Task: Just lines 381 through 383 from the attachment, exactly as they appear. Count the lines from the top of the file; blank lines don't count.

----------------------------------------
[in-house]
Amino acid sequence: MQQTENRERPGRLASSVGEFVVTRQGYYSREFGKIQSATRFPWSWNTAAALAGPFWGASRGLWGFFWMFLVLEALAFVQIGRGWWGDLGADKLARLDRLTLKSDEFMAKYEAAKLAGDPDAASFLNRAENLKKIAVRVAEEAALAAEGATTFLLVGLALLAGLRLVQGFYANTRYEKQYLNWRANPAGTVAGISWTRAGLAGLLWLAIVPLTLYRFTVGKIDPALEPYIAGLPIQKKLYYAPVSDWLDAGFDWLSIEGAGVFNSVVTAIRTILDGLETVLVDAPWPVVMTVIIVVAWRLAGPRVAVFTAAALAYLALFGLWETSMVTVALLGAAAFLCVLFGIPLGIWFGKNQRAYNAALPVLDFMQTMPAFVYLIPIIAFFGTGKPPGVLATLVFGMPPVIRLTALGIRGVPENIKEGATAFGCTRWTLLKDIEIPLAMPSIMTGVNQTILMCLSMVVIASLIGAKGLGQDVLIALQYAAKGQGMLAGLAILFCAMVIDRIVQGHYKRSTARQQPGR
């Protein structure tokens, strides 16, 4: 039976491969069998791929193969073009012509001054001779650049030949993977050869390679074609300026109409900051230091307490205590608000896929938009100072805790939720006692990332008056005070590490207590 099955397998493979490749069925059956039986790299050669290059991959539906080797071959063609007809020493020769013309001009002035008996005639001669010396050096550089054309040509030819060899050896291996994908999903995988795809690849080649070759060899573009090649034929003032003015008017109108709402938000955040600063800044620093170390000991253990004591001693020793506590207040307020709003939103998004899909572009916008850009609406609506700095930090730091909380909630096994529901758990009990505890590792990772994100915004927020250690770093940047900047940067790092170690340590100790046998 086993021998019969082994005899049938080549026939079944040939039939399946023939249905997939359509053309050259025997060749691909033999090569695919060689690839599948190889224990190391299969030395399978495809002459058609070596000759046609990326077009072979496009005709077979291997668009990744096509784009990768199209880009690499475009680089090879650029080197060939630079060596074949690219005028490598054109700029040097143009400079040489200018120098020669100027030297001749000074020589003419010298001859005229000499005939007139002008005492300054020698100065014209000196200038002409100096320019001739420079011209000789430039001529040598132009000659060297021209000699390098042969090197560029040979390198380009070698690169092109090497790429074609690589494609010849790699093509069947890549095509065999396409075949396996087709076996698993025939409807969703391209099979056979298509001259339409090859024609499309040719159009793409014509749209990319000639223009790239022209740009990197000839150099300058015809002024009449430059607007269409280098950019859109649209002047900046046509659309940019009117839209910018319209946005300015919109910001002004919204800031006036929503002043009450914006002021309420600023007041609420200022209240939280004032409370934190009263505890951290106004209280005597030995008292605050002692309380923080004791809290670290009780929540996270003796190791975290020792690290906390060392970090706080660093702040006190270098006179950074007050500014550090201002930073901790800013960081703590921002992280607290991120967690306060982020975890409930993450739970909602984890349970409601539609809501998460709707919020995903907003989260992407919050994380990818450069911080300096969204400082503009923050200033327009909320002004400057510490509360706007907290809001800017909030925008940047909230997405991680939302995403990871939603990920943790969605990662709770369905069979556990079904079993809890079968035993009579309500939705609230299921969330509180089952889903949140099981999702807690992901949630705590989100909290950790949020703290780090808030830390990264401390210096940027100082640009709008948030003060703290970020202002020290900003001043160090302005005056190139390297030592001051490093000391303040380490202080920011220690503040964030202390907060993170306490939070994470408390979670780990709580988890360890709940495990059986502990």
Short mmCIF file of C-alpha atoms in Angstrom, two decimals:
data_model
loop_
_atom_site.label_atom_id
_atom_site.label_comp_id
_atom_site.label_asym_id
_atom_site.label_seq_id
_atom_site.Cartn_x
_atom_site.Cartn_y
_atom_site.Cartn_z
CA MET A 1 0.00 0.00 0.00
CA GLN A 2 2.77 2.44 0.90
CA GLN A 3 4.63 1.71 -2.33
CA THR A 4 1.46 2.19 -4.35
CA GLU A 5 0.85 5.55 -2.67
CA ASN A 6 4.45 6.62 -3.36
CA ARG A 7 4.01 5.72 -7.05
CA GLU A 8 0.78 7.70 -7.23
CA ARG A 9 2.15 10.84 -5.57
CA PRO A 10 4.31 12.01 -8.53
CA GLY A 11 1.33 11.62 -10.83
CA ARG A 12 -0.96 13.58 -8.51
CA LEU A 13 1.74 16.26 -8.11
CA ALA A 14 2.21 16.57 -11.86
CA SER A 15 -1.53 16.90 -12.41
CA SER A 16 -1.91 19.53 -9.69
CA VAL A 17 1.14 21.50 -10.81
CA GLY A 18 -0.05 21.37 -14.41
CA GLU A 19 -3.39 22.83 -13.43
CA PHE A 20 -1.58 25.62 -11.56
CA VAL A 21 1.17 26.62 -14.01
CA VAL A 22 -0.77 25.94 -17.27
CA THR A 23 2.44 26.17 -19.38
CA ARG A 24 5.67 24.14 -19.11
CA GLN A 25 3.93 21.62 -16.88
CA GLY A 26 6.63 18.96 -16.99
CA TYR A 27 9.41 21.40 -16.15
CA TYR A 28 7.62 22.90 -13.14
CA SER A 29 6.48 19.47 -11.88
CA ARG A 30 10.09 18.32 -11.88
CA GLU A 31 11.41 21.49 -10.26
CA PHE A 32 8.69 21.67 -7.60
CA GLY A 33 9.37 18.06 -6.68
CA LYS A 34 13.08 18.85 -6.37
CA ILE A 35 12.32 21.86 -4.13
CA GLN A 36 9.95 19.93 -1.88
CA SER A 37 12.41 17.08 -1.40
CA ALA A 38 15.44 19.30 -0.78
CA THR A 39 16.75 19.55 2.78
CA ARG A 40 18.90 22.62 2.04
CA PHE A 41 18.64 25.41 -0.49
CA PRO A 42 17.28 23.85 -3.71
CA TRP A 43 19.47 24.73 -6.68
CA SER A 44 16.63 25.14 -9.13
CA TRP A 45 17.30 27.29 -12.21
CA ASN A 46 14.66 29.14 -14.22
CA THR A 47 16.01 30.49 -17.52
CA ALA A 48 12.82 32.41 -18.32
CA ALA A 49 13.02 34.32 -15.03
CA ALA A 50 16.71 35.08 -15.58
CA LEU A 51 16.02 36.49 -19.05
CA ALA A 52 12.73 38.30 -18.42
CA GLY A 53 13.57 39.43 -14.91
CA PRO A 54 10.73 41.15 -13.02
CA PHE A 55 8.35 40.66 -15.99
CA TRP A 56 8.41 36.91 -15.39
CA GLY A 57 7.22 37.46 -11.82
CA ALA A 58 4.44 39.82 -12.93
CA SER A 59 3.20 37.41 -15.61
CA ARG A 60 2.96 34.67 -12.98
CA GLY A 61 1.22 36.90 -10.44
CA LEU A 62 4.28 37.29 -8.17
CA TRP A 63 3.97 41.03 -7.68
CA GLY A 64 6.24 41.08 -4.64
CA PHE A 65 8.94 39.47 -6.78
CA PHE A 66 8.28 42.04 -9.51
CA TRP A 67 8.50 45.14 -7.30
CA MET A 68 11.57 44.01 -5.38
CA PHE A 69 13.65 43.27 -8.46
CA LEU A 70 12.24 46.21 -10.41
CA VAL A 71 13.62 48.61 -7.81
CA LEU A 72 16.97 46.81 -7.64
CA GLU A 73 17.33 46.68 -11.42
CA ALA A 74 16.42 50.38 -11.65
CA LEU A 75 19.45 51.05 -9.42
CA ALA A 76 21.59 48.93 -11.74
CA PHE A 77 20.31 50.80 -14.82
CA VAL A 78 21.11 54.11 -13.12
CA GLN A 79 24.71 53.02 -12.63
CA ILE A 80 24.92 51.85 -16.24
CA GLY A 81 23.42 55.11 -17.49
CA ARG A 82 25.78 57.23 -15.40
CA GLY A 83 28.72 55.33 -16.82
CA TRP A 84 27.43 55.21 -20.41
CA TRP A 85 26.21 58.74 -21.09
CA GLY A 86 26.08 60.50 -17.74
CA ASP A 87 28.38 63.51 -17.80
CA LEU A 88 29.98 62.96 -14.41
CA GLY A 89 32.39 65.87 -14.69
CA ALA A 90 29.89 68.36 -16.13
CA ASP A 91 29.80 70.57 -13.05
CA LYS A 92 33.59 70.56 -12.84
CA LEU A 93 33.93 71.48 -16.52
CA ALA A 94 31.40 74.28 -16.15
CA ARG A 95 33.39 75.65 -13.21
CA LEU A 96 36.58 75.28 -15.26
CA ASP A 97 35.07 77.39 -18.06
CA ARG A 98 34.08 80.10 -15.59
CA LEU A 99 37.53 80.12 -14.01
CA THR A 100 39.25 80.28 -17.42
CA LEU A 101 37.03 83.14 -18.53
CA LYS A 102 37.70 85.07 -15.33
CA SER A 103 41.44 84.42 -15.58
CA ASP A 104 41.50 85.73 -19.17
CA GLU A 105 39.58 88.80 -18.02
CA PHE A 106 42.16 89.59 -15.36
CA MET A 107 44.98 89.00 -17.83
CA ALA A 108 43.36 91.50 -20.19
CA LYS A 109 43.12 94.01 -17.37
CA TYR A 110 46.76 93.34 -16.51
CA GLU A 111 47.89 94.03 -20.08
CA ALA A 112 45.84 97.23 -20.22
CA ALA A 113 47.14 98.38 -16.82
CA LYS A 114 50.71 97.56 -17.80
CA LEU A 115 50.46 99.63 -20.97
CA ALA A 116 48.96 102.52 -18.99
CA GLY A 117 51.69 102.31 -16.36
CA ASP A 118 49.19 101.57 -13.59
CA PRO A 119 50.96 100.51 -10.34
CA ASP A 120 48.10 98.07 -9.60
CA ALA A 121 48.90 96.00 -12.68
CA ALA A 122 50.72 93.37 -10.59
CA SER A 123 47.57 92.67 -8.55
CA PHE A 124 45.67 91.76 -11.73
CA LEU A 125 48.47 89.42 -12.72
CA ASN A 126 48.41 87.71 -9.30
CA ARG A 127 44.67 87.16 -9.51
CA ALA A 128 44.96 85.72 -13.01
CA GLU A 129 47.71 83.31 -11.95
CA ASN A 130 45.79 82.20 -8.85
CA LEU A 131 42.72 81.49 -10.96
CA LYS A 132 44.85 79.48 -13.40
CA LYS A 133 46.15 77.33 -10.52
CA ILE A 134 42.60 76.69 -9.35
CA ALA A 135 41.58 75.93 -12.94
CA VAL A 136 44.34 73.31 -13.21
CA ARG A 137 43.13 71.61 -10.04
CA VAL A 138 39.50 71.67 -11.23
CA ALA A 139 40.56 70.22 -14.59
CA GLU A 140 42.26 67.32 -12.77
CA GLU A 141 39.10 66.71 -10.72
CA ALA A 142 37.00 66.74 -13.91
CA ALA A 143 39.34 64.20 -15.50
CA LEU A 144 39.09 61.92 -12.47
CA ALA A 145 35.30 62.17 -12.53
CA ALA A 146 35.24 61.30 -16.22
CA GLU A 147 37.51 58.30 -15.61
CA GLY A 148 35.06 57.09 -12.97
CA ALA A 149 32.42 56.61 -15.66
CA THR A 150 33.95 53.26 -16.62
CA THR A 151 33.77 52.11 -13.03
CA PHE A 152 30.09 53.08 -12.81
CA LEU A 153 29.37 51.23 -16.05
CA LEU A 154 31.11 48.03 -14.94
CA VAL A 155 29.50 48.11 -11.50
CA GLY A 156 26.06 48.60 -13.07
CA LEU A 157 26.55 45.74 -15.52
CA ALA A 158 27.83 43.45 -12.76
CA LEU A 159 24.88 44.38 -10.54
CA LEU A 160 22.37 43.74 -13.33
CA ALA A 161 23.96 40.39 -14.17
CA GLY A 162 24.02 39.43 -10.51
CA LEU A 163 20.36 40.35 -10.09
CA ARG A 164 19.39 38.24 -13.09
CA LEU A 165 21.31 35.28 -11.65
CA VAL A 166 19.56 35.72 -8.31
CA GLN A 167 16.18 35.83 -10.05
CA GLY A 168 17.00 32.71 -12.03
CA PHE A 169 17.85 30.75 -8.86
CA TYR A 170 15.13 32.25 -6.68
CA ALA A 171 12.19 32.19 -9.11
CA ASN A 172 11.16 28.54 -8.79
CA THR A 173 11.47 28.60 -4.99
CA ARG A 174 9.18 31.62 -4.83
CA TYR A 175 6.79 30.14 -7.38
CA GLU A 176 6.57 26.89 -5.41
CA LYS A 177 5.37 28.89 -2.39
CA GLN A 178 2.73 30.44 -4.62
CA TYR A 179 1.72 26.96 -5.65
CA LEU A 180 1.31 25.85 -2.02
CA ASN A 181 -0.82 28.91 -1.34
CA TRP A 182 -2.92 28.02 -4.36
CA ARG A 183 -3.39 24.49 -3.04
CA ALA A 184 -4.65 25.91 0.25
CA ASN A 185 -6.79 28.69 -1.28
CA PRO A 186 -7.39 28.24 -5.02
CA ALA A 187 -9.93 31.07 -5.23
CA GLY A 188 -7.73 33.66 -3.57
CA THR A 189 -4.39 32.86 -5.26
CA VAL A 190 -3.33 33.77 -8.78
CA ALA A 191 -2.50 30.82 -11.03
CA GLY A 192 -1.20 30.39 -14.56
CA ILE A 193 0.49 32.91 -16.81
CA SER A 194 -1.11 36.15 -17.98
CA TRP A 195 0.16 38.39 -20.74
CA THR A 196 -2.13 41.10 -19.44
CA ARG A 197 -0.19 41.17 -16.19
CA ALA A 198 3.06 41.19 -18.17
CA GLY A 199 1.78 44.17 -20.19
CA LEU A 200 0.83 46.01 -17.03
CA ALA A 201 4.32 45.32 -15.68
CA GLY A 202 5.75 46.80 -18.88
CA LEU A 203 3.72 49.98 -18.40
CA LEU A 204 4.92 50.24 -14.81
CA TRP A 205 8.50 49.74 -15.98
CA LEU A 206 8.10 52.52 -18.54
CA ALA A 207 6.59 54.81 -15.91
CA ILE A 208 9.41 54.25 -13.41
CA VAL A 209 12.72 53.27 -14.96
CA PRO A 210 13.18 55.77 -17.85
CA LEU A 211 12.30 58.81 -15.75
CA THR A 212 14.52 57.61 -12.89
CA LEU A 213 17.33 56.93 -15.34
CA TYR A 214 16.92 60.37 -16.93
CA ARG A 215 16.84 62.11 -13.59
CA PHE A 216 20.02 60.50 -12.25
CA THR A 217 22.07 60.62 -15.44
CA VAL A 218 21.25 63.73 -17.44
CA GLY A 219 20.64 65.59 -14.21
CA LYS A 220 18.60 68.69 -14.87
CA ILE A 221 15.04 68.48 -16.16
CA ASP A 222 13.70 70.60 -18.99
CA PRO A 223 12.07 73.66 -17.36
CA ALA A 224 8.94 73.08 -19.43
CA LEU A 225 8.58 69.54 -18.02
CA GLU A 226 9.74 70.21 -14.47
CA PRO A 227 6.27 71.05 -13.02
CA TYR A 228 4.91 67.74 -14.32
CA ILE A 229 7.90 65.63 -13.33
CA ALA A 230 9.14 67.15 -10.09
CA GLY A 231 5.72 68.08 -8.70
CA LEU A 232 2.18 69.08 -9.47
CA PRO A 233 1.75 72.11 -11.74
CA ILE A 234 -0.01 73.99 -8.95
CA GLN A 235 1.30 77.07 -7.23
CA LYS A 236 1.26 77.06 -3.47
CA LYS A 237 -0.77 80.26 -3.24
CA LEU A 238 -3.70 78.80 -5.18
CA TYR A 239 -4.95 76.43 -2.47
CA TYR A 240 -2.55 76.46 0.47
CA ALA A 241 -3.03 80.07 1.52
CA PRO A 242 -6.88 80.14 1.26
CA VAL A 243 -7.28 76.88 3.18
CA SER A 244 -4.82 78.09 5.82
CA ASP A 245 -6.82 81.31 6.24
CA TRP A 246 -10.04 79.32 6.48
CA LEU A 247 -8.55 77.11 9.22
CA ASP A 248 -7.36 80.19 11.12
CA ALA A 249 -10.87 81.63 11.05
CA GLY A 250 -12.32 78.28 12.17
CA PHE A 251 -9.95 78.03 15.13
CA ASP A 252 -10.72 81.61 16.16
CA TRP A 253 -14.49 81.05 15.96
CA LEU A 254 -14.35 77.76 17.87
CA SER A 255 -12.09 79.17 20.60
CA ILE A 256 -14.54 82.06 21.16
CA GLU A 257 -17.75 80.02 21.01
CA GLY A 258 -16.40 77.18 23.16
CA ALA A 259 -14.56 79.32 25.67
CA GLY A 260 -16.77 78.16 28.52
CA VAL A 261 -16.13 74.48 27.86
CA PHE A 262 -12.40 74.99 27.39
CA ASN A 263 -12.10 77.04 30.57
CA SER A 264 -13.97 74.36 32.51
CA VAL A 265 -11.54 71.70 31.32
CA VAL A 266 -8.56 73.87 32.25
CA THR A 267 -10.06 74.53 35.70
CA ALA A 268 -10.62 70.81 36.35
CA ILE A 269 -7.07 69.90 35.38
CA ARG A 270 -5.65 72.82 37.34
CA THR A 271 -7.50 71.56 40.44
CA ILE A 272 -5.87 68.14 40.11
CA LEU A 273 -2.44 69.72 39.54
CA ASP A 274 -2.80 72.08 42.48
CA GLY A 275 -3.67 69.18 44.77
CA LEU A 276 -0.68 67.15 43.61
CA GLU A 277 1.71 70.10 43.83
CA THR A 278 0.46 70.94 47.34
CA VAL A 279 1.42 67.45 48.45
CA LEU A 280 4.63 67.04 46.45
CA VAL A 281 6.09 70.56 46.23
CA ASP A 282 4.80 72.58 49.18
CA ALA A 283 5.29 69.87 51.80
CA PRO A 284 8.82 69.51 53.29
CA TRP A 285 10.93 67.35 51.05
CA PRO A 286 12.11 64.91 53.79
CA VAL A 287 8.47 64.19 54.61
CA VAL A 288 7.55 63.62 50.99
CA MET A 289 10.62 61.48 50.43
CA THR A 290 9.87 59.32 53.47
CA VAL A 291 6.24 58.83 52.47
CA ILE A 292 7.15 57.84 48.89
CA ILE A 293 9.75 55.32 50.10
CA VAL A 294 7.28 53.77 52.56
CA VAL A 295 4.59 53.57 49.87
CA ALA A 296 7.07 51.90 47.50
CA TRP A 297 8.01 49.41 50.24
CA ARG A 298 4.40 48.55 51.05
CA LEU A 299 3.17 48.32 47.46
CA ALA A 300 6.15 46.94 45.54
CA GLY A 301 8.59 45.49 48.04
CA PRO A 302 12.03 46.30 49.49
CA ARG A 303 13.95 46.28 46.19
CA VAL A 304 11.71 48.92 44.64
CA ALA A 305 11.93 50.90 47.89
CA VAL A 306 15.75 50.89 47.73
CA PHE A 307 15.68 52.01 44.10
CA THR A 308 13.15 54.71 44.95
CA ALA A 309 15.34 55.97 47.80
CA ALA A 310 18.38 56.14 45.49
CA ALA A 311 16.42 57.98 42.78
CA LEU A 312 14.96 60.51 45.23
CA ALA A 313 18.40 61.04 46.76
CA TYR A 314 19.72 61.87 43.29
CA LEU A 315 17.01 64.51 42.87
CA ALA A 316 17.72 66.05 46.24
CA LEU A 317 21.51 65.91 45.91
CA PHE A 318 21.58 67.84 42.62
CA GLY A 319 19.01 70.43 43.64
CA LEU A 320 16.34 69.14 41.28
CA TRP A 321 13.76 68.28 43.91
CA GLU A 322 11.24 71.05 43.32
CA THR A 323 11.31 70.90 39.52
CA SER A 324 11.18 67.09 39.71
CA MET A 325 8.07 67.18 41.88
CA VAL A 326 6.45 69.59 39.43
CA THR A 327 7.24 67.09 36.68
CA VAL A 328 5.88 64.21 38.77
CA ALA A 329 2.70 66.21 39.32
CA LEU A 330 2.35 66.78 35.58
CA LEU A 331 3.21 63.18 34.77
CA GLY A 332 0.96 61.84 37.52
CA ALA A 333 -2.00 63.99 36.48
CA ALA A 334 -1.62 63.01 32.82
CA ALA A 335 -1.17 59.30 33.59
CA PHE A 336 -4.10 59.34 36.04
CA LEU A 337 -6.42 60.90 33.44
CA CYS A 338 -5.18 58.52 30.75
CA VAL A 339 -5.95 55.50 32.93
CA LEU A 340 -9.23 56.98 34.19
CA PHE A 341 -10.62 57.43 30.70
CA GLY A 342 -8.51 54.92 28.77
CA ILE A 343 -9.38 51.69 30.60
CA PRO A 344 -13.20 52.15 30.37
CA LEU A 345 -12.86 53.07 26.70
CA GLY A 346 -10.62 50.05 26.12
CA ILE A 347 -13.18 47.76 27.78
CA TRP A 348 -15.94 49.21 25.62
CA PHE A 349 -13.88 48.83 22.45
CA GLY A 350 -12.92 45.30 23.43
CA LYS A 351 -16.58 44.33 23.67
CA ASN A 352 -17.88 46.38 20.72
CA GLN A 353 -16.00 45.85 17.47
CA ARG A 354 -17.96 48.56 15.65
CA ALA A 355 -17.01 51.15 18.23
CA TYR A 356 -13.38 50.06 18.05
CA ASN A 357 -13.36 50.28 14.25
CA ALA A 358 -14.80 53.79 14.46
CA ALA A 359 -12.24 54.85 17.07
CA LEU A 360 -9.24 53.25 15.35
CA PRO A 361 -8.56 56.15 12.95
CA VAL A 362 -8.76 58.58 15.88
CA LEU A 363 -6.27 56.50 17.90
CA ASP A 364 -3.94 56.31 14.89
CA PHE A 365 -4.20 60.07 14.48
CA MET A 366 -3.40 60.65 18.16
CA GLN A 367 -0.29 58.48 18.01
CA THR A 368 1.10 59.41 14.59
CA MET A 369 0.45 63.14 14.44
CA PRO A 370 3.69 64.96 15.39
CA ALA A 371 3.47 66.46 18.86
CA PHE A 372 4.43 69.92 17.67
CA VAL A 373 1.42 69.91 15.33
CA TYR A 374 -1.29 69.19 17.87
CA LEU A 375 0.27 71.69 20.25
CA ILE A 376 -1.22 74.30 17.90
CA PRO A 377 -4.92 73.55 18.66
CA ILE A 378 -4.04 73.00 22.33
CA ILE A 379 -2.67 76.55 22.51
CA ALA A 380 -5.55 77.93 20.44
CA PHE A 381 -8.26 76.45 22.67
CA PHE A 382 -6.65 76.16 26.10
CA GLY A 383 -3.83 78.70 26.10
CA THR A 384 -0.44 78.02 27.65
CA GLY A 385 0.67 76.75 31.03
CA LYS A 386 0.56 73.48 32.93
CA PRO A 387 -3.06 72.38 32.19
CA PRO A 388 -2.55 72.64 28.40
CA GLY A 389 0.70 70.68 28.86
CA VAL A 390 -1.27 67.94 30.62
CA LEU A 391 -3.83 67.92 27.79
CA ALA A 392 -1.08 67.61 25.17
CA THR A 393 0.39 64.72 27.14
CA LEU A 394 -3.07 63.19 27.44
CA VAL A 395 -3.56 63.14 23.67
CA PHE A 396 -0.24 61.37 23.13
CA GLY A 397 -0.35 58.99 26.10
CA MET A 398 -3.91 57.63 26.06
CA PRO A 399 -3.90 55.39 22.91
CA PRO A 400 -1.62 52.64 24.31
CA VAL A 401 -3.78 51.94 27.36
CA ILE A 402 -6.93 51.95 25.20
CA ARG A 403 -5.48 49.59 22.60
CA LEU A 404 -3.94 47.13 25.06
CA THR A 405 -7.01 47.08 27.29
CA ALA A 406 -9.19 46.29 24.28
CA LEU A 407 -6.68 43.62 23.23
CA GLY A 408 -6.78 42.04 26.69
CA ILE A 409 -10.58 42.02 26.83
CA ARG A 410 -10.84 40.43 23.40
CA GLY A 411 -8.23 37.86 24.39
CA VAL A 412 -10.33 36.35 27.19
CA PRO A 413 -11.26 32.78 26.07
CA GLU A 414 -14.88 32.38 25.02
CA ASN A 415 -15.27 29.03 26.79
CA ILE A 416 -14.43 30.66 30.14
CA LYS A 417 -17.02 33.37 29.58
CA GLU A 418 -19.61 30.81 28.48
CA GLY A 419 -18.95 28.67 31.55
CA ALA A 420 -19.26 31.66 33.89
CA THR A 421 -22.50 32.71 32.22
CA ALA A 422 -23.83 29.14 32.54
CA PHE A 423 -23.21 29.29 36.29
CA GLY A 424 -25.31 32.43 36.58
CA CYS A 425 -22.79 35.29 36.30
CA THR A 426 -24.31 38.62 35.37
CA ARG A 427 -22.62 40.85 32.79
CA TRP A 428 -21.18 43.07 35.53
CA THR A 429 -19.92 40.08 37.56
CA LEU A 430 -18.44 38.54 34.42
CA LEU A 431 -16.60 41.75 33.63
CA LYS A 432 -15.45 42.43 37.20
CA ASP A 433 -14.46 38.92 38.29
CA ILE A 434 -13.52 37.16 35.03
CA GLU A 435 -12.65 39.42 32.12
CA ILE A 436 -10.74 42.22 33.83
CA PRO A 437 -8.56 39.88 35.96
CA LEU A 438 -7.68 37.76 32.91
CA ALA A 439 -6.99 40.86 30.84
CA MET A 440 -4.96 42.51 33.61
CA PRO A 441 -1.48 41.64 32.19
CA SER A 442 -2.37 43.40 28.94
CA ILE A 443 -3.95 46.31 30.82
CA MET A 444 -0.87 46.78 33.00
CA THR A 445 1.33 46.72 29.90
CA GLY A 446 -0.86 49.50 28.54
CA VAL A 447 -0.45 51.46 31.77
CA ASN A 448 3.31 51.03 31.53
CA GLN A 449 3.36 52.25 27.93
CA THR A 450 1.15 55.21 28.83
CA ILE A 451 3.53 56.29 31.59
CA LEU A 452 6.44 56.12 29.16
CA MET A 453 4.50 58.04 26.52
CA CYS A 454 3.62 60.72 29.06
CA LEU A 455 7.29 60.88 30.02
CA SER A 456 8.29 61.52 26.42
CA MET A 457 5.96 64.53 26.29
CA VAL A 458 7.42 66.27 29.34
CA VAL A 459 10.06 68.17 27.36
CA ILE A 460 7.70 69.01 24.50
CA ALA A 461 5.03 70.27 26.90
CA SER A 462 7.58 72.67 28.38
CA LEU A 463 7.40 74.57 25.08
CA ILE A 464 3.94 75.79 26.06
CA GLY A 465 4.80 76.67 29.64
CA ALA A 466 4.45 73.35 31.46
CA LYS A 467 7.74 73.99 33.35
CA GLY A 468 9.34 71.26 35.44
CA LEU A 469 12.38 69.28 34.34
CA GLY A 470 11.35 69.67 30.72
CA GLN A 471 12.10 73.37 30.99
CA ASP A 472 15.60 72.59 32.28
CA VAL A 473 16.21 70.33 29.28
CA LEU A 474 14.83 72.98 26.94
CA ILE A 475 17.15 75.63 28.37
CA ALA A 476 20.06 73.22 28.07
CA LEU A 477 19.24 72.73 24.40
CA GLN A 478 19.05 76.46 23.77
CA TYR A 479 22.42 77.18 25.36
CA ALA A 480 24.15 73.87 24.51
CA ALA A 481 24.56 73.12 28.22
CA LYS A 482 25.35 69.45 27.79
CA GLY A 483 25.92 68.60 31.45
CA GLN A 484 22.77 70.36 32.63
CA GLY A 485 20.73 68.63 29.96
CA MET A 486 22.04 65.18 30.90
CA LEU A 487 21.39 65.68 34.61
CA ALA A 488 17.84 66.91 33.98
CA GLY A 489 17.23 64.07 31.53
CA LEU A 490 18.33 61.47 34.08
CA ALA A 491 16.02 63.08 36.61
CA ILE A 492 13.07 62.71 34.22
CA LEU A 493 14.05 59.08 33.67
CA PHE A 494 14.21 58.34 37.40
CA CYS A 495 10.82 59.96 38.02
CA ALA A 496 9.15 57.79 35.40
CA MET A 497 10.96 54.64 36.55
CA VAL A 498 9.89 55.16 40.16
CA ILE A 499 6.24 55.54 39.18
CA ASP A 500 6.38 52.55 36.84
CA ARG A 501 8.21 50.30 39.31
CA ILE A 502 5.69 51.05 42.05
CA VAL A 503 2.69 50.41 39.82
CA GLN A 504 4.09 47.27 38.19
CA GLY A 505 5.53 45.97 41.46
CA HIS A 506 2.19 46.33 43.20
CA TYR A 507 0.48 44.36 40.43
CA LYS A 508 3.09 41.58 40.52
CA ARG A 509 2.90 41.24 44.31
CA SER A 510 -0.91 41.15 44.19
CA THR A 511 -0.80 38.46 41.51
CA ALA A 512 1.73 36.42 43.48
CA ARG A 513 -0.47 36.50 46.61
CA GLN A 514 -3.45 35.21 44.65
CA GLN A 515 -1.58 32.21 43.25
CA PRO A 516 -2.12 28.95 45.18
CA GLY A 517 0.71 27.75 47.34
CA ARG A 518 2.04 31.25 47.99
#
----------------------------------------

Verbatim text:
CA THR A 368 1.10 59.41 14.59
CA MET A 369 0.45 63.14 14.44
CA PRO A 370 3.69 64.96 15.39